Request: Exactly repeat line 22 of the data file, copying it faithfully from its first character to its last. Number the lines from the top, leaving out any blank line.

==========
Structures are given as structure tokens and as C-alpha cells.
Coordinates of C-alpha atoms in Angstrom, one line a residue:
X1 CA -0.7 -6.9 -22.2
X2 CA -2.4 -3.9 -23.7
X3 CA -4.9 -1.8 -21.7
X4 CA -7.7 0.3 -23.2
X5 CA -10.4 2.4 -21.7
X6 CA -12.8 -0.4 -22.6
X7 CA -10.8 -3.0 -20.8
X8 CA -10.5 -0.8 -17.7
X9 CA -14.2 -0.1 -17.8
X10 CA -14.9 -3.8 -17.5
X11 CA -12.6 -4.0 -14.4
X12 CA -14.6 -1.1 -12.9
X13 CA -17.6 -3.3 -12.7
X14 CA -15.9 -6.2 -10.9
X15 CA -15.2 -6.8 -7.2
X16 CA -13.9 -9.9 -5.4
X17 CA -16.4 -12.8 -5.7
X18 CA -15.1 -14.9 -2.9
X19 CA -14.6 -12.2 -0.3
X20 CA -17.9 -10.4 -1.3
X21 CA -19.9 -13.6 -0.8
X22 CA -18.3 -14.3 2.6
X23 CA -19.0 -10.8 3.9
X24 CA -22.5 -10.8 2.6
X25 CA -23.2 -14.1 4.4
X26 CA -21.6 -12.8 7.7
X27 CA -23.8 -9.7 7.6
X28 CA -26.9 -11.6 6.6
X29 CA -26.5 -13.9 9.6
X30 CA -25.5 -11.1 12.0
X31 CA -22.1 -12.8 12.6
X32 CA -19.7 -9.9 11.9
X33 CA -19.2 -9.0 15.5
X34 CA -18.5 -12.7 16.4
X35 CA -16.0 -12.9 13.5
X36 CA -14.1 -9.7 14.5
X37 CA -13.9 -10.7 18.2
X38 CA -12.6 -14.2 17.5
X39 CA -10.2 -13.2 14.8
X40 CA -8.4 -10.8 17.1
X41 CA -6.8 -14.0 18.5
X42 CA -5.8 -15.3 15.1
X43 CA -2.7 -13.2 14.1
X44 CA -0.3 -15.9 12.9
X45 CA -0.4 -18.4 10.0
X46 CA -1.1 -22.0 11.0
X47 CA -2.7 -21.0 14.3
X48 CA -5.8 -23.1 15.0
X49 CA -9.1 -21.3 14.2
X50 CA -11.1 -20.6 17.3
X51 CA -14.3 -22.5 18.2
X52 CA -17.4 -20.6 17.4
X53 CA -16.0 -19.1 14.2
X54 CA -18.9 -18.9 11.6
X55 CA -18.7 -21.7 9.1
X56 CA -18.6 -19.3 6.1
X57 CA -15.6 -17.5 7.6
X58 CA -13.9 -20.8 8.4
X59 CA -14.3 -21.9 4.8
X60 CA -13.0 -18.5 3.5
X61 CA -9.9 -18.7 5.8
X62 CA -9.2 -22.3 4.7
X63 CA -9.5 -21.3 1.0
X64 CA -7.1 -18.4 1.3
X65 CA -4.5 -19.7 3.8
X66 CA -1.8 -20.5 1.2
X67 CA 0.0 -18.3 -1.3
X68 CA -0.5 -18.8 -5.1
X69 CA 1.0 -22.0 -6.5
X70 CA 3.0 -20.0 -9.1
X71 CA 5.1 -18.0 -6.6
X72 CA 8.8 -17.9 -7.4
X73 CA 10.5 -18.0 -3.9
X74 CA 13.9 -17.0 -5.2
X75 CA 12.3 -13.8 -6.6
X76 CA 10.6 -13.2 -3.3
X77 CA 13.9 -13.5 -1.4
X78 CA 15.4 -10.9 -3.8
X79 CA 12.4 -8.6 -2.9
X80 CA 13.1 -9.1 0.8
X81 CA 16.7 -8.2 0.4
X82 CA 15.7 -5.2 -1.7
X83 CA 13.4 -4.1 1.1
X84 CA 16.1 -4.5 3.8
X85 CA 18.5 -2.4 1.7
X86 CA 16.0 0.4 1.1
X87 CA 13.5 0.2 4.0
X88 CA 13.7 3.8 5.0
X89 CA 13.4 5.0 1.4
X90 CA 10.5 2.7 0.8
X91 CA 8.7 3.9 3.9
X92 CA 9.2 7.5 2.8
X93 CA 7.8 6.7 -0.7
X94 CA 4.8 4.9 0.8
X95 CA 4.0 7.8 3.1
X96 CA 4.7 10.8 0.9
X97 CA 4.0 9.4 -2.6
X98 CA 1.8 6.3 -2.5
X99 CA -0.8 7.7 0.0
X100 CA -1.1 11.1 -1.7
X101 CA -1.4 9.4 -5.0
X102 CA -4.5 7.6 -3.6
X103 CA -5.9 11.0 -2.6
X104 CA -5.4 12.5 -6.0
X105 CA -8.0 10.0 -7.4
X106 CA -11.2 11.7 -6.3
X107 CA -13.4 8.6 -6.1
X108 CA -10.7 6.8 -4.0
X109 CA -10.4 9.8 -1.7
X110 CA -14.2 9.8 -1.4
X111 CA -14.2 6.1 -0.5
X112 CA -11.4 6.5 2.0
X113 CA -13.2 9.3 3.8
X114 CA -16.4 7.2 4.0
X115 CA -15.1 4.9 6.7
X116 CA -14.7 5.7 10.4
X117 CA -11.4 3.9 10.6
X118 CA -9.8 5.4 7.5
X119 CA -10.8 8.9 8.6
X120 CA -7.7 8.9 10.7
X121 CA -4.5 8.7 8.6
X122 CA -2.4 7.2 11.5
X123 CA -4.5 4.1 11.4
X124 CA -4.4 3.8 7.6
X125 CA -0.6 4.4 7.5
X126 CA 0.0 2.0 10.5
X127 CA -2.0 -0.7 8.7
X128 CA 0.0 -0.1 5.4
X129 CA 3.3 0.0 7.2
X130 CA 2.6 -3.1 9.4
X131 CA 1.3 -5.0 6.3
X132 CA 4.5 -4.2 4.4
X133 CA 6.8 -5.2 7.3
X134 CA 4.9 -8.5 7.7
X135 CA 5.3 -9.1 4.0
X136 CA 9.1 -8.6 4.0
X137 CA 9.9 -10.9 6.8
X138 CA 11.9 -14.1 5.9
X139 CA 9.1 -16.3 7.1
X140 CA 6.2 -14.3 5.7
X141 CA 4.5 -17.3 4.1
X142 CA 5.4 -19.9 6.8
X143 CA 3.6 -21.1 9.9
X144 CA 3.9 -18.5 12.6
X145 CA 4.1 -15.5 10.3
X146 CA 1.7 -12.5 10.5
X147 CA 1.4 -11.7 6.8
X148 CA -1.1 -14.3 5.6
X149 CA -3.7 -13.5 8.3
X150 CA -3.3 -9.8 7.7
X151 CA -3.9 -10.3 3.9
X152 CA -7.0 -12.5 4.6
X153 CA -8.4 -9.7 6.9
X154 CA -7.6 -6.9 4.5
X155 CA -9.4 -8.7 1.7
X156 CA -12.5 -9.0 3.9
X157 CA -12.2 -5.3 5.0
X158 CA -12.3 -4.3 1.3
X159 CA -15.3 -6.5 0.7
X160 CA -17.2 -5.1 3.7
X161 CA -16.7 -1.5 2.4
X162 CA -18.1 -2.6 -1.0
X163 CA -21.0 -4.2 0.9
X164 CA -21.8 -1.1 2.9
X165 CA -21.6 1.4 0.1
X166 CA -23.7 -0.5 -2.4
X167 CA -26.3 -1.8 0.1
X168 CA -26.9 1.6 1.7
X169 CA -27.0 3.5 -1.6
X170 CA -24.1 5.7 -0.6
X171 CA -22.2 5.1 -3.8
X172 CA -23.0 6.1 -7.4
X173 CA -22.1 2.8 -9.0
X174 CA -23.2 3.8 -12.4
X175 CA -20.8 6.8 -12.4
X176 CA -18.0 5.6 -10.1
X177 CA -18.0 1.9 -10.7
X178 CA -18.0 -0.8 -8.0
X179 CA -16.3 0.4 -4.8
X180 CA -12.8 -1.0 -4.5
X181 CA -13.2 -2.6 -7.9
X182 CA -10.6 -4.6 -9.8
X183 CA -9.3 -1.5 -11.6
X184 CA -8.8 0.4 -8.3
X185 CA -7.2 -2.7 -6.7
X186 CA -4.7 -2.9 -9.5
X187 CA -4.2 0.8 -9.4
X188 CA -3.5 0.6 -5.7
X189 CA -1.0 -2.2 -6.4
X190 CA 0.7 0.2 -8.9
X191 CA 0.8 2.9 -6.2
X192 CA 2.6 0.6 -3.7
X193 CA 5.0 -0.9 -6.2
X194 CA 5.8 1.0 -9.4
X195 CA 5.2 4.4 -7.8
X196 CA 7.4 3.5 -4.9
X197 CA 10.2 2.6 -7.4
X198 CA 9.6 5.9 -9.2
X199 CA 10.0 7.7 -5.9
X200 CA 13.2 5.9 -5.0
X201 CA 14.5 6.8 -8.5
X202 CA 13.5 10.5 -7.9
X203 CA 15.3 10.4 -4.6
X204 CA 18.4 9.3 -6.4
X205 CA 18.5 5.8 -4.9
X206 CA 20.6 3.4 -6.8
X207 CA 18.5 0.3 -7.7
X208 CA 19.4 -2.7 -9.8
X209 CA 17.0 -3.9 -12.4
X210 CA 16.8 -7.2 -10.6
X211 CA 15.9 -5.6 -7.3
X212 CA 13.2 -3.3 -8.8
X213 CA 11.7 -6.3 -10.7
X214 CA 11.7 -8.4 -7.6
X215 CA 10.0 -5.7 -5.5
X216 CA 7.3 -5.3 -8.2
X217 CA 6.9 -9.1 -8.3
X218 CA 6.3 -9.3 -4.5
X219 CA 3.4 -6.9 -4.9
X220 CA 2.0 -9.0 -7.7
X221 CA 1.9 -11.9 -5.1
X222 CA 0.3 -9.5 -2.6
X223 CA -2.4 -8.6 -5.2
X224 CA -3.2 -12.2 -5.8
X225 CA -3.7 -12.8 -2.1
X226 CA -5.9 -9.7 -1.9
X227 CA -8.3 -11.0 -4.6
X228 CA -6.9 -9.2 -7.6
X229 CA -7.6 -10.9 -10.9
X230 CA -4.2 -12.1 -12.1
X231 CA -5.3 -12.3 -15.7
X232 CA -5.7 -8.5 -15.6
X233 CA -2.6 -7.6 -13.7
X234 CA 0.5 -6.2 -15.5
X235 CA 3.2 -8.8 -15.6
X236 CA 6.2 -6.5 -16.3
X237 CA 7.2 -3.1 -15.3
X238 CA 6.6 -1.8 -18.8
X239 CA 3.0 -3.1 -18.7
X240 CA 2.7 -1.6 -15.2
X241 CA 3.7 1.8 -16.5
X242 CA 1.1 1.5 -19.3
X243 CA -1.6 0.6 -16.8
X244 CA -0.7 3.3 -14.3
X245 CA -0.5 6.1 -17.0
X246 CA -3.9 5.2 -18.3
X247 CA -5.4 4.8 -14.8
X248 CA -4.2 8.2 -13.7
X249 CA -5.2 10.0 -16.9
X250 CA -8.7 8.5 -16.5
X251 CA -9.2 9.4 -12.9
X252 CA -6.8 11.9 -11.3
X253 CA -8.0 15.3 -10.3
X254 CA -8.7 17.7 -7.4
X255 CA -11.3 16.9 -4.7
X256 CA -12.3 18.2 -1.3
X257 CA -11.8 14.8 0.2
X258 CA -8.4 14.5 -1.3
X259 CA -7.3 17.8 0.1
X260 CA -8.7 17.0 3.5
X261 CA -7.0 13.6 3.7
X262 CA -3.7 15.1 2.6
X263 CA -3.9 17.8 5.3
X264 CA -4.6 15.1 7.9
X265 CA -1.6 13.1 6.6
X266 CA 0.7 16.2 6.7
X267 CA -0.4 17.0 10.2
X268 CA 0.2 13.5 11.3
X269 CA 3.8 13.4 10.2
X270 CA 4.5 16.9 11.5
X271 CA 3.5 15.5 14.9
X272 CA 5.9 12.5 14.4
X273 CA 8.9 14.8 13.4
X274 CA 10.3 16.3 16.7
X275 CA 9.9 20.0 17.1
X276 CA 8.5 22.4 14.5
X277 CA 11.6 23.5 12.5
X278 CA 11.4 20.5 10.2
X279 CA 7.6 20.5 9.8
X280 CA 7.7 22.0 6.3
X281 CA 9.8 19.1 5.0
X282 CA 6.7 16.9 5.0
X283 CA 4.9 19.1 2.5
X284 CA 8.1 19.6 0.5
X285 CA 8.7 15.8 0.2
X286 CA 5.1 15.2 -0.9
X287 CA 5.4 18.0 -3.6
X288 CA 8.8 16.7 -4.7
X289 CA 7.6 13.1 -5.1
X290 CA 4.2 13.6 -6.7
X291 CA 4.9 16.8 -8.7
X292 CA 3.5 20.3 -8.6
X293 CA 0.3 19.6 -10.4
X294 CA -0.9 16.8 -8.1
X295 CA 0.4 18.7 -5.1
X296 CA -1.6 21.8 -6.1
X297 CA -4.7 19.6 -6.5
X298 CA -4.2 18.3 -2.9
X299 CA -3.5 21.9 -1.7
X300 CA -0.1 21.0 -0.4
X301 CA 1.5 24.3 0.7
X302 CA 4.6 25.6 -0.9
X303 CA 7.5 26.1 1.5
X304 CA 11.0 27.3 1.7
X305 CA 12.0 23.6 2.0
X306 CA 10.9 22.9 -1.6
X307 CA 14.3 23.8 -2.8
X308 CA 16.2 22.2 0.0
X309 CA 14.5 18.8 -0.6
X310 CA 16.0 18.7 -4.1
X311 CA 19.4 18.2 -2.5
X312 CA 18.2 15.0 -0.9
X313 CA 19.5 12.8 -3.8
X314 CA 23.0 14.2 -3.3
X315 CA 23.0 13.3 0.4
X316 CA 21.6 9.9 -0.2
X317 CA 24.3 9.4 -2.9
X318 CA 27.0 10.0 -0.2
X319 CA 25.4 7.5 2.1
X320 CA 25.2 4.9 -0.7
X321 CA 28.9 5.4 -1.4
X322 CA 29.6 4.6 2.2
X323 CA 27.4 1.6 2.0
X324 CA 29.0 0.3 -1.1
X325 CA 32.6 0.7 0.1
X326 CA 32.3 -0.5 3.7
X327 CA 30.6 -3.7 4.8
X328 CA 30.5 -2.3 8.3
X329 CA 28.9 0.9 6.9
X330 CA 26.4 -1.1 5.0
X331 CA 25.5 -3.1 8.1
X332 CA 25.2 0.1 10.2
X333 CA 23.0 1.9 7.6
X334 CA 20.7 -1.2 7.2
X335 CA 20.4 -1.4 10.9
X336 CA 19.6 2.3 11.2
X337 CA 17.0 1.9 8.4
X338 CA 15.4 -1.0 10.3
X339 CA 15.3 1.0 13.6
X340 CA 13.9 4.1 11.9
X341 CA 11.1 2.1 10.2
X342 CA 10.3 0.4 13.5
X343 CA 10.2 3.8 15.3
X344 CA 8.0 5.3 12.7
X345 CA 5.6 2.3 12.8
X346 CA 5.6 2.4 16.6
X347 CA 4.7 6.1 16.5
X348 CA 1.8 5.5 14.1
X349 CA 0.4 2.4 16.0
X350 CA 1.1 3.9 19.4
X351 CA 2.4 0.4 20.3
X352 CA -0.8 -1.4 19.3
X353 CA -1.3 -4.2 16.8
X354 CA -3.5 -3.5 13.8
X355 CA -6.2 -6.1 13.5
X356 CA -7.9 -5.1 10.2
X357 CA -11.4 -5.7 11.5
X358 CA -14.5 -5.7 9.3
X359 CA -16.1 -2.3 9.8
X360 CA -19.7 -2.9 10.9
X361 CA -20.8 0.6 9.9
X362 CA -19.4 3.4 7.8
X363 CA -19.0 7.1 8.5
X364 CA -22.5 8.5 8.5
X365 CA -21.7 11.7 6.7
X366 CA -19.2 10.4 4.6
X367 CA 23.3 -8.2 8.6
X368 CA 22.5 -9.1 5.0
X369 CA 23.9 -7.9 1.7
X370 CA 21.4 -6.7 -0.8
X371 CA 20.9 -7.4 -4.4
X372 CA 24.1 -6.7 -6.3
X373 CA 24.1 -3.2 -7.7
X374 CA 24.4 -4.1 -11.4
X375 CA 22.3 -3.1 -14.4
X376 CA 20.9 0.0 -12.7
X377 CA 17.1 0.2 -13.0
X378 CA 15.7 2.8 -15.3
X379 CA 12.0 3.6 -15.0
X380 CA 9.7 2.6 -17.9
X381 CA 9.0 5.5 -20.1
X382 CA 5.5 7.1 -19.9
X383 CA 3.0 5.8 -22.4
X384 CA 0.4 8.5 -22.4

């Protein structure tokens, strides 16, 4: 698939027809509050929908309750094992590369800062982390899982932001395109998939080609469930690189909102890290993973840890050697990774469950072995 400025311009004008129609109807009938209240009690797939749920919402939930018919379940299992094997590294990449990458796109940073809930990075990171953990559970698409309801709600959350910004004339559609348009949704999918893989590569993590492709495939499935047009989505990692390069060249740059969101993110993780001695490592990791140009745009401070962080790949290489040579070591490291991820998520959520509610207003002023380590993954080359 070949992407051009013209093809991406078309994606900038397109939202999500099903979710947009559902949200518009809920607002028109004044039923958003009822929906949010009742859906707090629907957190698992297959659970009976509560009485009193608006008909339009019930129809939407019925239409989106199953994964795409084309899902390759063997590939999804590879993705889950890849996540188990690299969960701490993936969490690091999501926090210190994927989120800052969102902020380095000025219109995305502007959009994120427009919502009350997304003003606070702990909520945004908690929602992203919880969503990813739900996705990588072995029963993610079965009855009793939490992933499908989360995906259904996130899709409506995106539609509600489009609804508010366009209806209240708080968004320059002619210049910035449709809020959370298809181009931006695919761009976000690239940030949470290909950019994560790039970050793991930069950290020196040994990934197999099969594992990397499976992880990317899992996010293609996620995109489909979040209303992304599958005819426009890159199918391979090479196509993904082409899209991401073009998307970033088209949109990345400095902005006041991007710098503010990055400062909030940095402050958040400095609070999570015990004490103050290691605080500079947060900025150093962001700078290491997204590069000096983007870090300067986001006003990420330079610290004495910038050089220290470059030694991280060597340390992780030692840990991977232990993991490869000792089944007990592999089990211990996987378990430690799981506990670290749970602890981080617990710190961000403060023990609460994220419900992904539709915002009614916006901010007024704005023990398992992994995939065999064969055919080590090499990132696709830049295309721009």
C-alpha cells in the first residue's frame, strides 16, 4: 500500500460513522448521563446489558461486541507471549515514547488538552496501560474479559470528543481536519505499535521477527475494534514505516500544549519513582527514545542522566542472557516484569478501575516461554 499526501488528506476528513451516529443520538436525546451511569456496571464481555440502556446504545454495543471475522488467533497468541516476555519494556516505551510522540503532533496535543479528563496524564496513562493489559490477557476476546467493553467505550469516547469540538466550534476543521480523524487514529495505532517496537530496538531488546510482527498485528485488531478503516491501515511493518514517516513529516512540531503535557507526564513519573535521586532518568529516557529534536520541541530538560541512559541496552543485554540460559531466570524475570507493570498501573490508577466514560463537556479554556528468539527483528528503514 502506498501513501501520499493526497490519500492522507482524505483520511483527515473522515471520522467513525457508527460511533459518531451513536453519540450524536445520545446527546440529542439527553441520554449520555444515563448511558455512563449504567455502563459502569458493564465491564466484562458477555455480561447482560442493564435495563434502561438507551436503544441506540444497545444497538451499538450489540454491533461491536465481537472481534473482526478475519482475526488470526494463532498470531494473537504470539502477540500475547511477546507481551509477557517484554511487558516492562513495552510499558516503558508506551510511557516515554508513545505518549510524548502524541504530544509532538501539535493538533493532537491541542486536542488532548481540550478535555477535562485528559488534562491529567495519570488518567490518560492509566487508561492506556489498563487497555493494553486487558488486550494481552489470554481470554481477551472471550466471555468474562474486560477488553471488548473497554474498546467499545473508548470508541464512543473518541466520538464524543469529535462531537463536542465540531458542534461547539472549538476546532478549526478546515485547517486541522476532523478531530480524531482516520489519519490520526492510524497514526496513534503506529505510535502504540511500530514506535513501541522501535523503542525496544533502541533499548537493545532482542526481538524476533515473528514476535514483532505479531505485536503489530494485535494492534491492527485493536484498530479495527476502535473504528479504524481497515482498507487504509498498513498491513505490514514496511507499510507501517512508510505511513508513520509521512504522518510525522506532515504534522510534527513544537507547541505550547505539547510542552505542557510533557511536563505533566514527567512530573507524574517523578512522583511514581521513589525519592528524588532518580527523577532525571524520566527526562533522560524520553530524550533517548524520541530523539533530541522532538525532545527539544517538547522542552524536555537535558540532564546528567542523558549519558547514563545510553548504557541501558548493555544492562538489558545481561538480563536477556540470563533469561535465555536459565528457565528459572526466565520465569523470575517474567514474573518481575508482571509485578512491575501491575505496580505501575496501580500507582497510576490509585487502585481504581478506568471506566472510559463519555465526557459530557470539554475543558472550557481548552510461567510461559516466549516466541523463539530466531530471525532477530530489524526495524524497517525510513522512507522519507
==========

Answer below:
X20 CA -17.9 -10.4 -1.3